Gilliam, E. (1988). [Fernando Luizzi with workers at one of his construction projects, Carlton, 1988]

Sitting around a table covered in hand-drawn wax paper plans and details, Joe Arcaro pulls out the plans from the existing 1955 two-story factory by Architect L.Guttman. He enthusiastically explained how his engineering knowledge and research allowed him to calculate the existing structure’s load-bearing capacity. This discovery enabled the third floor to be designed using the original concrete slabs and structure. Arcaro explained his design methodology simply, “if a building still works you should use it, once it doesn’t you should change it.”

The team behind 88 Pelham Street was a fresh, youthful, Italian group of designers, developers and contractors moving away from conservatism and into the 20th century. 88 Pelham, delivered as one of Arcaro’s first projects, was an innovative building that pushed the boundaries of existing norms by balancing ideas with engineering rigour and architectural knowledge.

Designed with a balance between functional engineering and the desire to impress. It was the complementary relationship between the client and architect that encouraged Arcaro to design with bold material and colour choices. Liuzzi was an eager and passionate client who hurried along the construction. He declared ‘Paint it orange!’ while optimistically needing to exhibit the structure to the visiting Italian consulate. He was successful to a degree as the Italian flag was raised at the top of the lift core on a half-constructed building back in 1980.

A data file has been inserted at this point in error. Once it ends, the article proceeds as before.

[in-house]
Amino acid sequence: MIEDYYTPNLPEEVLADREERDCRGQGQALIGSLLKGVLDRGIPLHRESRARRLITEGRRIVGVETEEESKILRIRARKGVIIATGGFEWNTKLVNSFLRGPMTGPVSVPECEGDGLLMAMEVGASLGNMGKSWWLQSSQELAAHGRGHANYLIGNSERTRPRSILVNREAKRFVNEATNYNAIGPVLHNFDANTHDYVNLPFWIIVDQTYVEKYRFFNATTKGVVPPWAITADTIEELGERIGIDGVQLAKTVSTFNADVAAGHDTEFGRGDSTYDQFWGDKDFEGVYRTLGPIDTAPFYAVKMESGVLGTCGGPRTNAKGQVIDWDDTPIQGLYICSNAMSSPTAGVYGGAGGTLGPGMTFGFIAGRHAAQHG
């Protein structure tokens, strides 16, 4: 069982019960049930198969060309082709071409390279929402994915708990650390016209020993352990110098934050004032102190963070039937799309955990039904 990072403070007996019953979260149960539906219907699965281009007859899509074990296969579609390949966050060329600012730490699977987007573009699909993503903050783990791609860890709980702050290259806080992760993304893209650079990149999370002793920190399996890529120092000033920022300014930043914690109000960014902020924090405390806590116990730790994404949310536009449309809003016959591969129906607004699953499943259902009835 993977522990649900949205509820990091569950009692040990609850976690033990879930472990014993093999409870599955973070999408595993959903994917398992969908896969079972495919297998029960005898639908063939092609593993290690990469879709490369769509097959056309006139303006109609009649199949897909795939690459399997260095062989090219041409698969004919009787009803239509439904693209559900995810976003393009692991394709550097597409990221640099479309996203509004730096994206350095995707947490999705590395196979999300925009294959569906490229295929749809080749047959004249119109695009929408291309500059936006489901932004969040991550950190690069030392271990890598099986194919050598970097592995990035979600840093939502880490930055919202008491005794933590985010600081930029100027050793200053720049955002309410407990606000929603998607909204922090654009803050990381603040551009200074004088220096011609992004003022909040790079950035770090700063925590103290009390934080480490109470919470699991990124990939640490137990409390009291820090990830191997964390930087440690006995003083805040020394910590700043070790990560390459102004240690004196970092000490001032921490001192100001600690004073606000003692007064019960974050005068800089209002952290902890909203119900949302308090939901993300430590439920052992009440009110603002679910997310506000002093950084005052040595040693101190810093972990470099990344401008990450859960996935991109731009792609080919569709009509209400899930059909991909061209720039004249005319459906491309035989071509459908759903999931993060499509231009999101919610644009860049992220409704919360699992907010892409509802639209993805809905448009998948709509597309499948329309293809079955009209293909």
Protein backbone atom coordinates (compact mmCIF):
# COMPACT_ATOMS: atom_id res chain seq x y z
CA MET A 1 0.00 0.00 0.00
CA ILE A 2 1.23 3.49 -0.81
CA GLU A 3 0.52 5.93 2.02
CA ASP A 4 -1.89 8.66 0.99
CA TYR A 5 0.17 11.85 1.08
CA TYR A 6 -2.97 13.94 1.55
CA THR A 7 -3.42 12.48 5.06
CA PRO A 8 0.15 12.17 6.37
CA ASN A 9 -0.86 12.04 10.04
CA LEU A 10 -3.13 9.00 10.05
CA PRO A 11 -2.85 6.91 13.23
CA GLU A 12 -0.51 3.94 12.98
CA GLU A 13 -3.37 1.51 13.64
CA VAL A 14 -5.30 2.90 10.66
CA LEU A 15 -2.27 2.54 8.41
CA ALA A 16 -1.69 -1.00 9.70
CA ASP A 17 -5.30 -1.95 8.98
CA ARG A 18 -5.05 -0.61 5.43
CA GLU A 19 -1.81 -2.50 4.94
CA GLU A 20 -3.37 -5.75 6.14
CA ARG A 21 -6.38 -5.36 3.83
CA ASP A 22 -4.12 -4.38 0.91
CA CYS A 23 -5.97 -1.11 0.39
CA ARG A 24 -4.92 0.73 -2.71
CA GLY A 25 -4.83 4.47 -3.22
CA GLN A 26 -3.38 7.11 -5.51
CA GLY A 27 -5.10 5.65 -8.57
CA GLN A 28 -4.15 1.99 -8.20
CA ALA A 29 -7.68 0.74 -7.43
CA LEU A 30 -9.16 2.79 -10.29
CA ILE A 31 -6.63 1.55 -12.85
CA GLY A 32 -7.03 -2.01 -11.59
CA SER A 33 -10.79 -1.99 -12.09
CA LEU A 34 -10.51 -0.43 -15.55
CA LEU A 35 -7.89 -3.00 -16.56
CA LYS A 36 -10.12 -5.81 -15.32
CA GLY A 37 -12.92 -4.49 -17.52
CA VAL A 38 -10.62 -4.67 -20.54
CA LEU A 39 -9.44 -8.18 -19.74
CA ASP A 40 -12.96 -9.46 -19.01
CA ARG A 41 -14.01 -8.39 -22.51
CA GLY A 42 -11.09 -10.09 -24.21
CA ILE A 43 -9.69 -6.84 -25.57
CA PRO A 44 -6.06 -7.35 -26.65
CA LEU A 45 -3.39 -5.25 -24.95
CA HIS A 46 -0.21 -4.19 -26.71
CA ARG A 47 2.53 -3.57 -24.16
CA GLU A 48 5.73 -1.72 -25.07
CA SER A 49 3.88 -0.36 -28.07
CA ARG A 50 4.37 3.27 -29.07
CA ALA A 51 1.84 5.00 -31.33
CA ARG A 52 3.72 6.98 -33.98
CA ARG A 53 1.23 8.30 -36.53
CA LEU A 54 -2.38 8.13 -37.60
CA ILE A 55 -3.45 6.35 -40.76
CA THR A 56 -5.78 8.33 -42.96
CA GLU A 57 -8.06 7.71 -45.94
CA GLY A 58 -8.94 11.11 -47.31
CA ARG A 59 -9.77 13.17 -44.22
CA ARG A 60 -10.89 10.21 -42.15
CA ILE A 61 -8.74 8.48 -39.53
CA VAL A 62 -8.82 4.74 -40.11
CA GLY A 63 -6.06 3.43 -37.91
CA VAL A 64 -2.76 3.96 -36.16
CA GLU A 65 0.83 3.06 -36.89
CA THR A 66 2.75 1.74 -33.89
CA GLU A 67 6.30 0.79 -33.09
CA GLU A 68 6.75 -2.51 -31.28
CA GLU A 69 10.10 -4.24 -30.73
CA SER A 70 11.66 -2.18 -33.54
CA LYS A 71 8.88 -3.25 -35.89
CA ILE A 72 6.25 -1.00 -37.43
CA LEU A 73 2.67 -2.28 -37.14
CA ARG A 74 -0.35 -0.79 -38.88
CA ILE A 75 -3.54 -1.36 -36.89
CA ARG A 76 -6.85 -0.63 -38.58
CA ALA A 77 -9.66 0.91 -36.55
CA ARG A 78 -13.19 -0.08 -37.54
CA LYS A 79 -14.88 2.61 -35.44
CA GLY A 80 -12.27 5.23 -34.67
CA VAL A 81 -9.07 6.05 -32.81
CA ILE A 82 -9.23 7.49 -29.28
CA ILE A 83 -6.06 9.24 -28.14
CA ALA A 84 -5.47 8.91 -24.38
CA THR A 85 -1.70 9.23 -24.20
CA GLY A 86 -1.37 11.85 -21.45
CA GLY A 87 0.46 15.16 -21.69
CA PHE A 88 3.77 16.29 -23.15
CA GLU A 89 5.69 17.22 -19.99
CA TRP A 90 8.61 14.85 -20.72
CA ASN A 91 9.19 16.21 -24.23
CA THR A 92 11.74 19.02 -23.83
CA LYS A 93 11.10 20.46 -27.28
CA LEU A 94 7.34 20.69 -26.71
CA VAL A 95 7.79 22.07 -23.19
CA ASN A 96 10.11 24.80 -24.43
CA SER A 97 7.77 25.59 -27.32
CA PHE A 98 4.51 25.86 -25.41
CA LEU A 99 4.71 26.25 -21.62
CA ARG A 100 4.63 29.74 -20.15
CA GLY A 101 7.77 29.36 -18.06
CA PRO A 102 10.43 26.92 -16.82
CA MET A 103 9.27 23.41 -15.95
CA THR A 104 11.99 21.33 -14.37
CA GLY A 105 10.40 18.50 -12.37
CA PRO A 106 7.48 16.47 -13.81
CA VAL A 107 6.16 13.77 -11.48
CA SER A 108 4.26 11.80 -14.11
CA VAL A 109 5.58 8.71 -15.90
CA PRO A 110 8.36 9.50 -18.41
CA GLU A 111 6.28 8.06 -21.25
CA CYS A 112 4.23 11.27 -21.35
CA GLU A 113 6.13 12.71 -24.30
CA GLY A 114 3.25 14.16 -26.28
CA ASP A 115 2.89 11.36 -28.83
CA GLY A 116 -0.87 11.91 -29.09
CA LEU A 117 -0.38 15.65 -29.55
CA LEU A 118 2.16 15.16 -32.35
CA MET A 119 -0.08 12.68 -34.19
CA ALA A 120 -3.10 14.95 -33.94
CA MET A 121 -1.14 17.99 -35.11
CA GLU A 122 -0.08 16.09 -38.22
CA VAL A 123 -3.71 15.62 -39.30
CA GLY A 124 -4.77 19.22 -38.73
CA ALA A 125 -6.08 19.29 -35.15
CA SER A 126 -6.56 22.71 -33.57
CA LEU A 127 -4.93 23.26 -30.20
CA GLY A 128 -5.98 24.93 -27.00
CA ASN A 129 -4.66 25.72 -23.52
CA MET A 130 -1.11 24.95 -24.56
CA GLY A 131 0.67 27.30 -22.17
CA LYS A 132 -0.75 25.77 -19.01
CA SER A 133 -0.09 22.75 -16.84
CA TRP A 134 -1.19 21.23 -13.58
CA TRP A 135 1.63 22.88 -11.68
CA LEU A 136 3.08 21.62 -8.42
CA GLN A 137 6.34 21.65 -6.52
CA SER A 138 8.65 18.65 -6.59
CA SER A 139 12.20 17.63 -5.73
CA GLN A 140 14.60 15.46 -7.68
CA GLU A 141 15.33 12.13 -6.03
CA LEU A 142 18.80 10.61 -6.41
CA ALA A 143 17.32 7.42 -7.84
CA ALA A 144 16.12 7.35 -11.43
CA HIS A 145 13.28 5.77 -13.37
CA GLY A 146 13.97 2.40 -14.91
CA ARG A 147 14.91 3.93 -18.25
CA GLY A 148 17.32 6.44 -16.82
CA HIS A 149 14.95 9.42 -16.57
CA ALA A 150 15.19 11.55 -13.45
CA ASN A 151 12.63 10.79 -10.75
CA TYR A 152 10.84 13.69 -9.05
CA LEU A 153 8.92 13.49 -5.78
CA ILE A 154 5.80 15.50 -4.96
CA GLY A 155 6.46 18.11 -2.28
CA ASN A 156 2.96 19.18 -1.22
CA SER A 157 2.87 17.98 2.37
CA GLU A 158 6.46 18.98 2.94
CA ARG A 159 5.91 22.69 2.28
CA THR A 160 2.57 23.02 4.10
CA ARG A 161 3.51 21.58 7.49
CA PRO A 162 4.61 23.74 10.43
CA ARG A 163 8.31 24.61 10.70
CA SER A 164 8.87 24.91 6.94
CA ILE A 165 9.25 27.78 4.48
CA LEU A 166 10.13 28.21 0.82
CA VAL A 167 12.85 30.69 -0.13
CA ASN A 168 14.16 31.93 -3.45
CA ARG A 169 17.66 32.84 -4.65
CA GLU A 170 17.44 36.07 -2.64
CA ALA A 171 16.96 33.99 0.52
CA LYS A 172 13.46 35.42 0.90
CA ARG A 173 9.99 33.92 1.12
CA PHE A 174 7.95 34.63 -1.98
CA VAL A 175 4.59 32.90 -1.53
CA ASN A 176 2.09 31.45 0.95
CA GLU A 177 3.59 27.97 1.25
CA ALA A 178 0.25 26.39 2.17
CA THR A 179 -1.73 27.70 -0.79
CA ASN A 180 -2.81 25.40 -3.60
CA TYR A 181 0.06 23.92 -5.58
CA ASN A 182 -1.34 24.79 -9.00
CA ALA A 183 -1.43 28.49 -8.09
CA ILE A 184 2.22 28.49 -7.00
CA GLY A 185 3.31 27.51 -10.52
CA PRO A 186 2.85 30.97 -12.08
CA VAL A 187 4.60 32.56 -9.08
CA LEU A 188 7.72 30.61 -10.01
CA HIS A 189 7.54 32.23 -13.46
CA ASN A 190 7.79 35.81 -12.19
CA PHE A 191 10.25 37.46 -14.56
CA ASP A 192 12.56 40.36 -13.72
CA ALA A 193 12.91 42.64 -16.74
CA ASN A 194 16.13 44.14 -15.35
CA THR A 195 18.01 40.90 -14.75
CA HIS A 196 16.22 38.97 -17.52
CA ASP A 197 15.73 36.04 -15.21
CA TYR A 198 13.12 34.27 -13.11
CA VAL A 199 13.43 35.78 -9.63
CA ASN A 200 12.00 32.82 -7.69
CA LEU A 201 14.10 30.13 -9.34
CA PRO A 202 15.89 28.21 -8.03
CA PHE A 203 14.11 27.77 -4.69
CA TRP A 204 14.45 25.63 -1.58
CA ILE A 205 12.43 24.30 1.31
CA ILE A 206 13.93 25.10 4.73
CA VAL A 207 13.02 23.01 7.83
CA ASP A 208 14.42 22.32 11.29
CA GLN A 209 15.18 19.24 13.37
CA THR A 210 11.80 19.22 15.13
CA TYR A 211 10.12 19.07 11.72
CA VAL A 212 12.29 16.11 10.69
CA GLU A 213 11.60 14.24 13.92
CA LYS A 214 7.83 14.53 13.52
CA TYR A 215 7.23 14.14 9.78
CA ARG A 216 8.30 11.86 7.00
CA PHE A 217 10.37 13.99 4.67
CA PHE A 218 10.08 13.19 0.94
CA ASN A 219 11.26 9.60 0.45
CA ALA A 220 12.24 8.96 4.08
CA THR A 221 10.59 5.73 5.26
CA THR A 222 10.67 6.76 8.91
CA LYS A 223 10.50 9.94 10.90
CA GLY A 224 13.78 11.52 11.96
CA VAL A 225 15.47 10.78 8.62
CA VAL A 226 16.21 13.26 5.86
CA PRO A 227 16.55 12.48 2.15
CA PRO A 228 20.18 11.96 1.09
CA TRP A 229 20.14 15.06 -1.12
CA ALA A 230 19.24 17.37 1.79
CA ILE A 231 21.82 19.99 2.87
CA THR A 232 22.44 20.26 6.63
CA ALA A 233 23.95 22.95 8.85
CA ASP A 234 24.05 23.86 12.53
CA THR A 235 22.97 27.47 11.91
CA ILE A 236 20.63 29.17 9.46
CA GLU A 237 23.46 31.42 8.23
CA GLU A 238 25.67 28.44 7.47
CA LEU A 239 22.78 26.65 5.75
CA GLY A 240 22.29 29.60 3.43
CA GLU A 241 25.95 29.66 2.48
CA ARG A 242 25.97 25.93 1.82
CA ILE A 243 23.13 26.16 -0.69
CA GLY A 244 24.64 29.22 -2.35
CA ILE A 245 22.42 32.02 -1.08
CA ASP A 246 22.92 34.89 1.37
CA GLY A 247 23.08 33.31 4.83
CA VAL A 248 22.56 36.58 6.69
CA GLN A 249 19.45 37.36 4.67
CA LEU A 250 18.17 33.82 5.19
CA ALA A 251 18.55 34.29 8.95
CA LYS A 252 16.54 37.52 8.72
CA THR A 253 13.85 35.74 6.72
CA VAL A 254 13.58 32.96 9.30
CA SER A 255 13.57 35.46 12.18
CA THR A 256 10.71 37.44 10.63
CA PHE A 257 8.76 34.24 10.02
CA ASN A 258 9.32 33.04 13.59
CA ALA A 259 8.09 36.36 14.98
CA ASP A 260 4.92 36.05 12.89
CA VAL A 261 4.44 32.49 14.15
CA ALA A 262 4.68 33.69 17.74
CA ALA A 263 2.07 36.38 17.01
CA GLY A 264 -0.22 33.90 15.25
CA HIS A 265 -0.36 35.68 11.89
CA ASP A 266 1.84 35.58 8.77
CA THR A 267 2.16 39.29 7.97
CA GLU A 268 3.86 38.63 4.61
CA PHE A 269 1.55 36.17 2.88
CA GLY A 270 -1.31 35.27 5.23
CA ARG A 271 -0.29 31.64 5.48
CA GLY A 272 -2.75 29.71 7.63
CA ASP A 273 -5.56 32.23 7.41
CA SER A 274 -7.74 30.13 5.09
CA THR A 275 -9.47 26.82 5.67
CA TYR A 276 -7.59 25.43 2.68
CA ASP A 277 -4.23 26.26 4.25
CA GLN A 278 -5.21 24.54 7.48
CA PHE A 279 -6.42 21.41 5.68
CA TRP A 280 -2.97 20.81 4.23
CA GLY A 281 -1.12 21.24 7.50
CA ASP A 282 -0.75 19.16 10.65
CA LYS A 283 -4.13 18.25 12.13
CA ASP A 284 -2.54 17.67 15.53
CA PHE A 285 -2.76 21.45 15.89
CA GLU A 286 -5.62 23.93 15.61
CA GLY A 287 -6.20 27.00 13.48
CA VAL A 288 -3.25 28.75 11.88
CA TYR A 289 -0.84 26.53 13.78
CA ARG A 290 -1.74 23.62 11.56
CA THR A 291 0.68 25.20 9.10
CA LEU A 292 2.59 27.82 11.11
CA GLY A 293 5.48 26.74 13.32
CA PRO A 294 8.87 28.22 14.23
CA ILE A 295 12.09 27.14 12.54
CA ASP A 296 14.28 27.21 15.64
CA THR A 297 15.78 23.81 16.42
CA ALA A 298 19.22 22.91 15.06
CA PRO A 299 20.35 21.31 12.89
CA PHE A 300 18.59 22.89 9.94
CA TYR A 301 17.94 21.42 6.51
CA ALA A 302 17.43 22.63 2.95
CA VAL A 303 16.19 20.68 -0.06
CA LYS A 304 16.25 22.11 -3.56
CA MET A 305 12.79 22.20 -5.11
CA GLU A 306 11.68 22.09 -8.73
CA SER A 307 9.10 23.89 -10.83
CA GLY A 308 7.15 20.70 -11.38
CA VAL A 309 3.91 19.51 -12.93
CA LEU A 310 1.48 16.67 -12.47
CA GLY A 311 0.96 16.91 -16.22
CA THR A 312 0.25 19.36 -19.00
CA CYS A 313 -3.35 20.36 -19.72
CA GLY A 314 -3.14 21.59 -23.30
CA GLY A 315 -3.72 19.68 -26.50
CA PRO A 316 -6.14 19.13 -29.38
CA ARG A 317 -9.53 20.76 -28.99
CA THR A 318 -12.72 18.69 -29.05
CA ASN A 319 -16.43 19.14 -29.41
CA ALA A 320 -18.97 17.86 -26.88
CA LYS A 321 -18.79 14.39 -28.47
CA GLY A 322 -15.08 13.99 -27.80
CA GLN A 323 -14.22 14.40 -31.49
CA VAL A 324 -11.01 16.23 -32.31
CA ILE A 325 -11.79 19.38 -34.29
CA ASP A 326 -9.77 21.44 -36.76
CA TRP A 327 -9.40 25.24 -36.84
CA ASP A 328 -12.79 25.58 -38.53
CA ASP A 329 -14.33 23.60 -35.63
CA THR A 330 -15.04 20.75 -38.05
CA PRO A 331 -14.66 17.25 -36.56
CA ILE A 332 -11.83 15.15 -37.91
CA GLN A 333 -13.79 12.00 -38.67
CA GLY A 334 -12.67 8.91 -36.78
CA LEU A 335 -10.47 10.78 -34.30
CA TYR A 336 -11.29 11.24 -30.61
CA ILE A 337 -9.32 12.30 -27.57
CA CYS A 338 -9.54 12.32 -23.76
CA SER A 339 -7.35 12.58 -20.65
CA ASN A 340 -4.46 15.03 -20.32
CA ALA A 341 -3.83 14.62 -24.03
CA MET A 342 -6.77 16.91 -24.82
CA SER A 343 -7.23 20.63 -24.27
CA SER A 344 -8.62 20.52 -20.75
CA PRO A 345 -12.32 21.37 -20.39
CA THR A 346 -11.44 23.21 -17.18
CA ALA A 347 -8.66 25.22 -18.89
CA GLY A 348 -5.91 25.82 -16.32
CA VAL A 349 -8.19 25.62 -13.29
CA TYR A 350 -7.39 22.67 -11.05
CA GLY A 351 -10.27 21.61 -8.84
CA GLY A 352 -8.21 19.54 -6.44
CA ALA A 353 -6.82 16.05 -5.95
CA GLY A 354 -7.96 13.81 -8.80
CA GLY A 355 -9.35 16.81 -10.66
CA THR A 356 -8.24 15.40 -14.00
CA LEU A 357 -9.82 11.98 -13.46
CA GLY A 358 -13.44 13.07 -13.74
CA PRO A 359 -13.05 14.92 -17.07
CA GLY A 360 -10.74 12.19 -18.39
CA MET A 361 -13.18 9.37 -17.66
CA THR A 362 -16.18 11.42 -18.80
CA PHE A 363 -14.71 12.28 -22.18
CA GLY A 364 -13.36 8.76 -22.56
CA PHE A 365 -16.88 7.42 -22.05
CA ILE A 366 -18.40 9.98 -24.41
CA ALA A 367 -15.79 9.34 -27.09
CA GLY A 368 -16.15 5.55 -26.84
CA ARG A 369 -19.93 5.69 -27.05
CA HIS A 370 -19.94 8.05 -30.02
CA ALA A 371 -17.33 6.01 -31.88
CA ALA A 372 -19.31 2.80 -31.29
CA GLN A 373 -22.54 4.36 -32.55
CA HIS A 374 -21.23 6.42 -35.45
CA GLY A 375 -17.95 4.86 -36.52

A Changing Streetscape

88 Pelham street represents a flourishing post-war modern architecture in Melbourne and accurately reflects the Australian historical design journey (5). The building has been a backdrop to community life present during new business ventures, morning commutes and the Argyle street night markets. As the research continued stories seemingly flowed to me from the public, with a neighbour, who lives adjacent recounted, “Sometimes when we wake up our apartment is completely coloured orange by the reflection. We yell ORANGE in happiness!” she exclaimed Sadly the new design completely demolishes the orange modernist corner building. Designers and developers at La Storia along with the council at VCAT could have considered a design that gracefully retained and restored parts of the iconic façade. A missed opportunity to create an exciting adaptive reuse design strategy for an apartment block in an oversaturated market